Jordan basis and the Jordan canonical form illustrated with an example

Consider the matrix $A_epsilon = begin{bmatrix} 0 & 1 \ epsilon & 0end{bmatrix}$ and observe its Jordan form as $epsilon$ approaches $0$. The minimal polynomial of $A_epsilon$ is $x^2 – epsilon x$, leading to eigenvalues of $0$ and $epsilon$. Thus, the Jordan canonical form is found to be: $$begin{bmatrix} epsilon & 0 & 0 \ 0 & 0 & 0 \ 0 & 0 & 0end{bmatrix} $$ In the case where $epsilon neq 0$, the Jordan form is a single block of size $3$, which can be represented by the matrix: $$begin{bmatrix}0 & 0 & 0 \ 1 & 0 & 0 \ 0 & epsilon & 0end{bmatrix}$$


Question:

Determine the operator’s canonical forms, namely
Jordan form
and
jordan basis
, associated with the matrix $A$ representing the function $f$.

I understand that this is a typical instance of linear algebra. However, I recently learned this concept and would appreciate it if someone could verify whether my solution is accurate.

The solution involves verifying that
characteristic polynomial
is equivalent to $-(lambda+1)^3$, thus demonstrating that the operator $(f+text{id})$ is nilpotent. The matrix representing this operator is denoted as $A+E$ and is given by $$A+E=begin{bmatrix}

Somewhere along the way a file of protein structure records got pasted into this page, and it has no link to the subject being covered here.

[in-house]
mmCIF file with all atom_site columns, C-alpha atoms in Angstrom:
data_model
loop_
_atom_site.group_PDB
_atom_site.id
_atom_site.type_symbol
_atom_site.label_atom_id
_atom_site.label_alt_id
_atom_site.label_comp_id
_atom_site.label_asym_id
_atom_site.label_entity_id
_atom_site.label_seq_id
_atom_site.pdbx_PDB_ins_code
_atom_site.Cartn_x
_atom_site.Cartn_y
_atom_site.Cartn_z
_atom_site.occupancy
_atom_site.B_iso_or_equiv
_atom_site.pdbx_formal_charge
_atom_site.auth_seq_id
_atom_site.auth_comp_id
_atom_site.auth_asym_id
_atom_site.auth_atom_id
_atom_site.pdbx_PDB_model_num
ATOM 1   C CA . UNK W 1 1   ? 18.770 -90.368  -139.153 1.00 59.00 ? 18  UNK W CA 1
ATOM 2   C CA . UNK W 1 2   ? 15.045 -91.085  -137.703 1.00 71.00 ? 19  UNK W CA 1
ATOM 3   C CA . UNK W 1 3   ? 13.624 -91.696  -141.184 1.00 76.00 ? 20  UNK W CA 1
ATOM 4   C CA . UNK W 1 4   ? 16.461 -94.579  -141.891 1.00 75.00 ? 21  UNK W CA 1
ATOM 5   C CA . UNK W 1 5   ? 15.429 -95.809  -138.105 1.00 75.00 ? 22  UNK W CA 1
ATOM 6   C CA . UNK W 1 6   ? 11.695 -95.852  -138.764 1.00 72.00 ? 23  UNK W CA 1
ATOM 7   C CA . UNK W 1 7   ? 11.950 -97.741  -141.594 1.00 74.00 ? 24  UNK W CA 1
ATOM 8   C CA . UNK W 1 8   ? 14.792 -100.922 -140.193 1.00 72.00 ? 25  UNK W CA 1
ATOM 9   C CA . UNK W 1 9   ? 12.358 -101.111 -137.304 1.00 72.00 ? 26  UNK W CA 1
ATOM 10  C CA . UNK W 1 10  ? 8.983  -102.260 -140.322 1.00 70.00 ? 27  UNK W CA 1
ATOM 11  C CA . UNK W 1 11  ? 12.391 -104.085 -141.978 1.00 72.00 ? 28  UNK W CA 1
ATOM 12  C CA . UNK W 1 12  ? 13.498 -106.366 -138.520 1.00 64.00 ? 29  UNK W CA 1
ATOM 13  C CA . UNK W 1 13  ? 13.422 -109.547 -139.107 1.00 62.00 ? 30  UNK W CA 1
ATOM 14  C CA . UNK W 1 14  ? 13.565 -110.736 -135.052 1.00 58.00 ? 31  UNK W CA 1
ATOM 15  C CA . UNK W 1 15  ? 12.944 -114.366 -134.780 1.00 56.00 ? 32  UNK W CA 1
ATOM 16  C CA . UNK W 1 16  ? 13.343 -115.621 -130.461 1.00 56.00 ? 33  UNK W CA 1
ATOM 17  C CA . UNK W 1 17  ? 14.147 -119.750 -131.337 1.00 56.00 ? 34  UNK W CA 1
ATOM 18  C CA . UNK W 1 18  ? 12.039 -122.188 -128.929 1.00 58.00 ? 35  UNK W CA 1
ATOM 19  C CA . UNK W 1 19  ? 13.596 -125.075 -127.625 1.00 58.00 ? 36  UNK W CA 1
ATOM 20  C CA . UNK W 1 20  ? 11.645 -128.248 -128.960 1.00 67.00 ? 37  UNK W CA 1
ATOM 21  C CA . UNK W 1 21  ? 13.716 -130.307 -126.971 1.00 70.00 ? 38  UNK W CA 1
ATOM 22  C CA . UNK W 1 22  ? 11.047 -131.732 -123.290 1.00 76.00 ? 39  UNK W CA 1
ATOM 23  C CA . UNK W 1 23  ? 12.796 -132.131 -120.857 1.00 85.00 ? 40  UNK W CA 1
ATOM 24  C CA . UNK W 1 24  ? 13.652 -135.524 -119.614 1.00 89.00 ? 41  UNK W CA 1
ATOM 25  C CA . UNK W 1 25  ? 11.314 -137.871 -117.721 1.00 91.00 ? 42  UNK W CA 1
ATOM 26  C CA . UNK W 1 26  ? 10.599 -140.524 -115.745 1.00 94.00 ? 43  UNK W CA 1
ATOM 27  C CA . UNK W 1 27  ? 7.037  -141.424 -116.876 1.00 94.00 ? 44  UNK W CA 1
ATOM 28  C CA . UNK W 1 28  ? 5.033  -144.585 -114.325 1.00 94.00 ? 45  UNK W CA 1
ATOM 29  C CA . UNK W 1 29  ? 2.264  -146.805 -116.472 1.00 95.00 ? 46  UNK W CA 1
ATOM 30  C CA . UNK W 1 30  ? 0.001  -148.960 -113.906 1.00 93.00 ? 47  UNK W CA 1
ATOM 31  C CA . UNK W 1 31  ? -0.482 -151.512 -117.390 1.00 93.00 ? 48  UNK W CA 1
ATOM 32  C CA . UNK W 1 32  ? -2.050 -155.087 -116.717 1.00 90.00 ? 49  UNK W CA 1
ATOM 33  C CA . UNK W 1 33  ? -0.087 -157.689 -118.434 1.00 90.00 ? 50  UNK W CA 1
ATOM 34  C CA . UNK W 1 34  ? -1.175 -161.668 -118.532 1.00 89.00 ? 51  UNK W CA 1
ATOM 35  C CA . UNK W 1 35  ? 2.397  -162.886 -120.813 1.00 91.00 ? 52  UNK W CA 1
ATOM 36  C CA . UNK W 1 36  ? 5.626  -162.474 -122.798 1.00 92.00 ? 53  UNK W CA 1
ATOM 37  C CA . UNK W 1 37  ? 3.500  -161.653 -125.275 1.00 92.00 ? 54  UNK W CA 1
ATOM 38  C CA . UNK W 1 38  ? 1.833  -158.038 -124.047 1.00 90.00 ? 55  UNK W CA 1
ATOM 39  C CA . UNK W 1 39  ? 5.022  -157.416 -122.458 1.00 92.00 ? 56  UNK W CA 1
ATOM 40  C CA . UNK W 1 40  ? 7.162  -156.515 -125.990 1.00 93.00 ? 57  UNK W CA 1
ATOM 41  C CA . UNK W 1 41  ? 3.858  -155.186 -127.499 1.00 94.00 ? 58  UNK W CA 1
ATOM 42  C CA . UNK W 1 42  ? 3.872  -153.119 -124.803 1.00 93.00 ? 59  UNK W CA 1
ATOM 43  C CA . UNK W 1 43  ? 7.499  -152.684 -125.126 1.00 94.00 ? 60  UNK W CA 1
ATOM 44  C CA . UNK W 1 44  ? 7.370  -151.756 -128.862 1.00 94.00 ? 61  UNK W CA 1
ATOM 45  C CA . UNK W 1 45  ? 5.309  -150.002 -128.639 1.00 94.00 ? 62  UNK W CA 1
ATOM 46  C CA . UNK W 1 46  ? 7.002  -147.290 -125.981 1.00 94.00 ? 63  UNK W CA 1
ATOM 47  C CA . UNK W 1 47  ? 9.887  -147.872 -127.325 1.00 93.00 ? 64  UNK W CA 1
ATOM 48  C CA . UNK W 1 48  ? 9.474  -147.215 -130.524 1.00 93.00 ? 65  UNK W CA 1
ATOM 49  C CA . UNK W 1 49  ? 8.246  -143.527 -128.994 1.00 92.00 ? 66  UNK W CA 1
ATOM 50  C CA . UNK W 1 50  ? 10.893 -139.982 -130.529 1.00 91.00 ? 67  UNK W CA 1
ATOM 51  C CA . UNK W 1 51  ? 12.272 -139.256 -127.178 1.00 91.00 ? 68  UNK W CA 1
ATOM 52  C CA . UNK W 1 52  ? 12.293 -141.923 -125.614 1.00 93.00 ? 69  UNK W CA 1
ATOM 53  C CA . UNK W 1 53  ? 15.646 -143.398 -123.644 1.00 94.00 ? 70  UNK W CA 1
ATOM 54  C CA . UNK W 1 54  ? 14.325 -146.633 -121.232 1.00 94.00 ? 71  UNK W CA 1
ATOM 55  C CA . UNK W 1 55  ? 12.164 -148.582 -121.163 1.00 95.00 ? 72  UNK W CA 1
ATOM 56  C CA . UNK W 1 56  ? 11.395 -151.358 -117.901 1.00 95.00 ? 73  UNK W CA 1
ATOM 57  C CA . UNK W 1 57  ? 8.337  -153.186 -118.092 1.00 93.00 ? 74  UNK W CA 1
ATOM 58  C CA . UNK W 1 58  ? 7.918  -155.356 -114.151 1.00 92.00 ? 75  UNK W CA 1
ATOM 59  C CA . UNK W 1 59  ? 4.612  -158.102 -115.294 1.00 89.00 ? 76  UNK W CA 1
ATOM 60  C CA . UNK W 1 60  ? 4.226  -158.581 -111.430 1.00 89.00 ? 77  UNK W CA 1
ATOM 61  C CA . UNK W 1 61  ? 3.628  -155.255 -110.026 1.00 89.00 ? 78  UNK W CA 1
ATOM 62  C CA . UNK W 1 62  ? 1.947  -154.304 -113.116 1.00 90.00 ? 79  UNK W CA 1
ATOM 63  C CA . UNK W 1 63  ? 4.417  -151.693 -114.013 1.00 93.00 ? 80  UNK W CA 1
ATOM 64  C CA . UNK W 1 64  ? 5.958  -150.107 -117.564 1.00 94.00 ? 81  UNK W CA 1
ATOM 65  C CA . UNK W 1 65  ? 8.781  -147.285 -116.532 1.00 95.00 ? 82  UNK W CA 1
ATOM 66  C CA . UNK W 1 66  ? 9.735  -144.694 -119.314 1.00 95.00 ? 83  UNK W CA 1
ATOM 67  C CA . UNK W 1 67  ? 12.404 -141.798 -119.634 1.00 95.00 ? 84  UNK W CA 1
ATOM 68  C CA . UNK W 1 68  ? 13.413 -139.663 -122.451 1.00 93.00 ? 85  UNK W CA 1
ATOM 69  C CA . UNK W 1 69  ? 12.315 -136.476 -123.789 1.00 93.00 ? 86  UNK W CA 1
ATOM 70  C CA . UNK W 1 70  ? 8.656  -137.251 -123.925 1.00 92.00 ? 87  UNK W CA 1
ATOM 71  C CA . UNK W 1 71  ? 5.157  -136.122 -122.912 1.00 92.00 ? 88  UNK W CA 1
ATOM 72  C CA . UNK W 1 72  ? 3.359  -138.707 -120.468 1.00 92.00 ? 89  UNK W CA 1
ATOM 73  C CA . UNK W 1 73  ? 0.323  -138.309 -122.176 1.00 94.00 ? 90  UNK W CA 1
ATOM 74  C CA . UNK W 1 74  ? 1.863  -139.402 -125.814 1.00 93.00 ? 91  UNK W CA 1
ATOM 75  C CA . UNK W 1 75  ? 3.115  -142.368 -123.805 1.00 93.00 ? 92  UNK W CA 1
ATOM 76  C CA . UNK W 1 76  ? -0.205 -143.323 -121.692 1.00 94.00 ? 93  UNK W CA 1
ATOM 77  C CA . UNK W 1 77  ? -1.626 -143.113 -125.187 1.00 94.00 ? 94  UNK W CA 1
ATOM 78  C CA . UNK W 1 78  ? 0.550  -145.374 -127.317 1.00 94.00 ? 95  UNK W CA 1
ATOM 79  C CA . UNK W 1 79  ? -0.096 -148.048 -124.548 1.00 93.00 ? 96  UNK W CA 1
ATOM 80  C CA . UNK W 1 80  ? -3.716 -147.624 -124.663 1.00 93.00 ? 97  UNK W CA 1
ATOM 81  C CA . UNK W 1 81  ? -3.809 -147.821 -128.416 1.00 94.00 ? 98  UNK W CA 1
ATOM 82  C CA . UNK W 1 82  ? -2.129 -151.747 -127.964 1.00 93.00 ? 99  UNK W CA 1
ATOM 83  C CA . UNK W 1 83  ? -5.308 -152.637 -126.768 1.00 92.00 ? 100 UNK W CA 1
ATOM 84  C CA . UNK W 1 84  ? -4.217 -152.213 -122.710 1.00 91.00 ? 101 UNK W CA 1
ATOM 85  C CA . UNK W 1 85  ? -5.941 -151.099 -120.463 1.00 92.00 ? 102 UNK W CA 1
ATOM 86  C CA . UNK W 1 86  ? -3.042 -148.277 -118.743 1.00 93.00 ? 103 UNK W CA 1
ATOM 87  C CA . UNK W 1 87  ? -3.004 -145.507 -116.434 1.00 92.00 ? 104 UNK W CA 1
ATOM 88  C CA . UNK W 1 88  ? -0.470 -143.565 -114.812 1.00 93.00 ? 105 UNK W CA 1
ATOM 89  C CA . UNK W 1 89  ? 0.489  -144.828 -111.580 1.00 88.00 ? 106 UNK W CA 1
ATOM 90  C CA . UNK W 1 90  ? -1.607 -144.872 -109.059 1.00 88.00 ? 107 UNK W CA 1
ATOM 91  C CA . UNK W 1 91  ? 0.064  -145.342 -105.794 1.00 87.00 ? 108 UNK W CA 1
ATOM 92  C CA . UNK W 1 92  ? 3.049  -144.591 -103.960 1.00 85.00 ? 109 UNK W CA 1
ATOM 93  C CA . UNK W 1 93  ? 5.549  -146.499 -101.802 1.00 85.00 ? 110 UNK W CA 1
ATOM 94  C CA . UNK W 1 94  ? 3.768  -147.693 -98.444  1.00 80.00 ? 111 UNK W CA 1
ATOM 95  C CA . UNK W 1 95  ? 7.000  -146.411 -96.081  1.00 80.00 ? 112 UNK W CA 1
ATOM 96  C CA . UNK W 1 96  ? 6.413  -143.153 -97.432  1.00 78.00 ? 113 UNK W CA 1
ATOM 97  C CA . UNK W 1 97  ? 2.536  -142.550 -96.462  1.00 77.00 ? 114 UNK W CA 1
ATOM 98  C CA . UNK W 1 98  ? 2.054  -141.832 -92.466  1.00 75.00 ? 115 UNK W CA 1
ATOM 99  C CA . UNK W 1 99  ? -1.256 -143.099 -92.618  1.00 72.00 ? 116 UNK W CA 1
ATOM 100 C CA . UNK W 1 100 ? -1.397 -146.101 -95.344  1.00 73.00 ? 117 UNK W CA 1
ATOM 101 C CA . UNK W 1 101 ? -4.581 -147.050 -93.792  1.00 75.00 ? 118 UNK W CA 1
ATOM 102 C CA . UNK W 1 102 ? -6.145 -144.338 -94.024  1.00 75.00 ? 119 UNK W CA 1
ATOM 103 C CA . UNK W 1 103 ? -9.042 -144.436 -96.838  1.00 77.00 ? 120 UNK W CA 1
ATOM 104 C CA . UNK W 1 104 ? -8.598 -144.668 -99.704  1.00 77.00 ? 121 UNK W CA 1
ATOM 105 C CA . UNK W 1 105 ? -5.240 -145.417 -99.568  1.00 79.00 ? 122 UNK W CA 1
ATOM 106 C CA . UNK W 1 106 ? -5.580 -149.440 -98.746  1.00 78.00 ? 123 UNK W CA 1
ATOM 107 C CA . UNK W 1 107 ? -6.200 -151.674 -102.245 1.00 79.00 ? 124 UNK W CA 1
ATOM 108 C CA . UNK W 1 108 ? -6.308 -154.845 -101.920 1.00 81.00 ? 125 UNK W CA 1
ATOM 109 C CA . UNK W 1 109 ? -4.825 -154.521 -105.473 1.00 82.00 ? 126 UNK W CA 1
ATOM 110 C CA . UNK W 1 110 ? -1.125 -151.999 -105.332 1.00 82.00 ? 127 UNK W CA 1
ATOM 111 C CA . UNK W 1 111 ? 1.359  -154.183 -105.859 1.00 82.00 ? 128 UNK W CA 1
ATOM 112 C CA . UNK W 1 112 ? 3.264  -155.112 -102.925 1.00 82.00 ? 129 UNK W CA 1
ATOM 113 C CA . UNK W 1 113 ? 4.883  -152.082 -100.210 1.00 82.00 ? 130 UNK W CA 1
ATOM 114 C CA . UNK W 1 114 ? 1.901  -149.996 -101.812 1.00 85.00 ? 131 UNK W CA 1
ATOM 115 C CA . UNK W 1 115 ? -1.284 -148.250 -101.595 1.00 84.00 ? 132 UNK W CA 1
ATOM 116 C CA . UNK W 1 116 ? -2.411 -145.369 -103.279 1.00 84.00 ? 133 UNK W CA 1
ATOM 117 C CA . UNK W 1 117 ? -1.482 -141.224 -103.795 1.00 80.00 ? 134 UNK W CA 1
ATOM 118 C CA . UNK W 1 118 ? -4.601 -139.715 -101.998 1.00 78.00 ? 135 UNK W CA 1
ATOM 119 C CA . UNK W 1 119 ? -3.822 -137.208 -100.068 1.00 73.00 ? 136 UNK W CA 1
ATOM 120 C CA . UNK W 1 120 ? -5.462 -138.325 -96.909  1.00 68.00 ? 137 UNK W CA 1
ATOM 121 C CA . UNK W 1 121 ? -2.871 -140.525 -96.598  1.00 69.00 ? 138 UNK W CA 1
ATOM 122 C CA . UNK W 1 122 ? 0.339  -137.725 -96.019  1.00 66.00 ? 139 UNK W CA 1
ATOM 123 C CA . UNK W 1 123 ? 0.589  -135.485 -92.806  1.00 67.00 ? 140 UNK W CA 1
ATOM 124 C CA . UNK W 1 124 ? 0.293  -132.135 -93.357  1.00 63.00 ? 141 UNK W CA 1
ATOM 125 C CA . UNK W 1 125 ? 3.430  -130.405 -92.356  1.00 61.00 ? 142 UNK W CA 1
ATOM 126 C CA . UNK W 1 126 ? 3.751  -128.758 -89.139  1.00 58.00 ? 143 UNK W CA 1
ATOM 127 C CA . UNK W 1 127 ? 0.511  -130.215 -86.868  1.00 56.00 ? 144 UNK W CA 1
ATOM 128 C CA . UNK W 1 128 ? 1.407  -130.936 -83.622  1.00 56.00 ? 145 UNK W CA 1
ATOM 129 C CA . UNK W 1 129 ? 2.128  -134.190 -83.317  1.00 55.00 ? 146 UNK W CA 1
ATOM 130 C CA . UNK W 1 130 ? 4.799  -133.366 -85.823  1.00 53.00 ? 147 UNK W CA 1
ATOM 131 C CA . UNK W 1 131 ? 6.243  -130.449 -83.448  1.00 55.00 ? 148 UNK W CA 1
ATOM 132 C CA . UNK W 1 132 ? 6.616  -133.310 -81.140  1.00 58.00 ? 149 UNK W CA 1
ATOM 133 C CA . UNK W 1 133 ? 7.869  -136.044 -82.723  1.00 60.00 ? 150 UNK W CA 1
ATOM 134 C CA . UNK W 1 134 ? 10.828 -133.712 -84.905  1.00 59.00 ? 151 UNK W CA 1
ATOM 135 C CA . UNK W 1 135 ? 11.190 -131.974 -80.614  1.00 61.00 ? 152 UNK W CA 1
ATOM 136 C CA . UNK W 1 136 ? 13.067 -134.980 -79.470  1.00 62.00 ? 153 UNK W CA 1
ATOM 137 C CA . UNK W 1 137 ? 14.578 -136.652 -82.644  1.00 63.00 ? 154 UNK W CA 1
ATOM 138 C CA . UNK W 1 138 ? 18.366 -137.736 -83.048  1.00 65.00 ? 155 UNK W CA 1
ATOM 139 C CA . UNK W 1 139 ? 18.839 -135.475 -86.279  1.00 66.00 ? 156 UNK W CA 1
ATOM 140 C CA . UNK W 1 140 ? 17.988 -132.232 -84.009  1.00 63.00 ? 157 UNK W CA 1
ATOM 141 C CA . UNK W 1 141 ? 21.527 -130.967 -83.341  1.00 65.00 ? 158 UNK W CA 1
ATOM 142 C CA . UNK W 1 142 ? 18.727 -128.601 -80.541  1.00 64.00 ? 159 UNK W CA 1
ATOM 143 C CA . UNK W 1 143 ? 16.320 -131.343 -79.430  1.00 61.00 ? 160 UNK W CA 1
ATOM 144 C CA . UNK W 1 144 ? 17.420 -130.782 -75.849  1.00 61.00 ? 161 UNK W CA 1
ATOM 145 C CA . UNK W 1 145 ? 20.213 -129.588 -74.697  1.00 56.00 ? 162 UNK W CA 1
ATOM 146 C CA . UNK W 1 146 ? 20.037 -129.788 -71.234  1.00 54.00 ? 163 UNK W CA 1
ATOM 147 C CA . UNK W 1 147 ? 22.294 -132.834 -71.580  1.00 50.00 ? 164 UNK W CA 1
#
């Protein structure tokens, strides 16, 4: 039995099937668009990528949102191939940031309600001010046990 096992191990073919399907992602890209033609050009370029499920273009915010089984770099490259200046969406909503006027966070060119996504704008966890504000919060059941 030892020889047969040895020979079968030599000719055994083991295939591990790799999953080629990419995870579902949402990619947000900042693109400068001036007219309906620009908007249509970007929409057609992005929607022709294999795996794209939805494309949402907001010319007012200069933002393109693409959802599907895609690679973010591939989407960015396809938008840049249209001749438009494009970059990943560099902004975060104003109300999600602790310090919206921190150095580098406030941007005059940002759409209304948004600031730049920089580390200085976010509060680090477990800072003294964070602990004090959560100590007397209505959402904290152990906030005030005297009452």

-1 & 0 & -1 \
-1 & 0 & -1 \
1 & 0 & 1
end{bmatrix}$$ with a rank of one. Further verification shows that $(A+E)^2=0$ with a rank of zero. Therefore, the
Jordan Canonical form
of $f+text{id}$ is composed of two cells, namely $J_2(0)$ and $J_1(0)$, where $J_d(lambda)$ is a square matrix of size $dtimes d$ with 1’s on
superdiagonal
, $lambda$’s on the diagonal, and zero on all other elements. Consequently, the
Jordan canonical form
of $f$ is given by $$J=begin{bmatrix}
-1 & 1 & 0 \
0 & -1 & 0 \
0 & 0 & -1
end{bmatrix}.$$

To construct the Jordan basis, we can utilize the fact that $(f+text{id})^2=0$. Hence, $mathbb{R^3}$ is the kernel of $(f+text{id})^2$, and it can be verified that $langle (0,1,0),(-1,0,1)rangle$ is the kernel of $(f+text{id})$. For instance, we can select $(0,0,-1)$ as a vector in the kernel of $(f+text{id})^2$ but not in the kernel of $(f+text{id})$. Applying $(f+text{id})$ to this vector yields $(1,1,-1)$.

To complete the process, it is necessary to select a vector from $ker(f+text{id})$ that is not dependent on $(1,1,-1)$ and $(-1,1,1)$. A suitable vector for this purpose is $(-1,1,1)$.

We can assign labels to the vectors as follows: $e_1=(1,1,-1)$, $e_2=(0,0,-1)$, and $e_3=(-1,1,1)$. These vectors form a Jordan basis denoted by $e_1,e_2,e_3$ and the matrix representation of the operator $f$ in this basis is $J$.

Could someone please verify if everything is okay here? I may have overlooked certain calculations and clarifications.


Solution:

All is well, but when choosing the basis for the eigenvalue with multiplicity, it’s recommended (but not obligatory) to keep it orthogonal. Therefore, for $e_3$, I suggest using $e_3=(-1,2,1)$. It’s a matter of choice for this particular problem, but if further work with these vectors is required, orthogonality may be helpful in reducing work.

Your method of locating the cells of
jordan matrix
functions effectively in 3d, but may not be applicable in higher dimensions. Take, for instance, the polynomials $(lambda+1)^4=0$ and $(f+id)^2=0″, which have two possible solutions: $(J_2,J_2)$ and $(J_2,J_1,J_1)`. You are likely aware of this fact.

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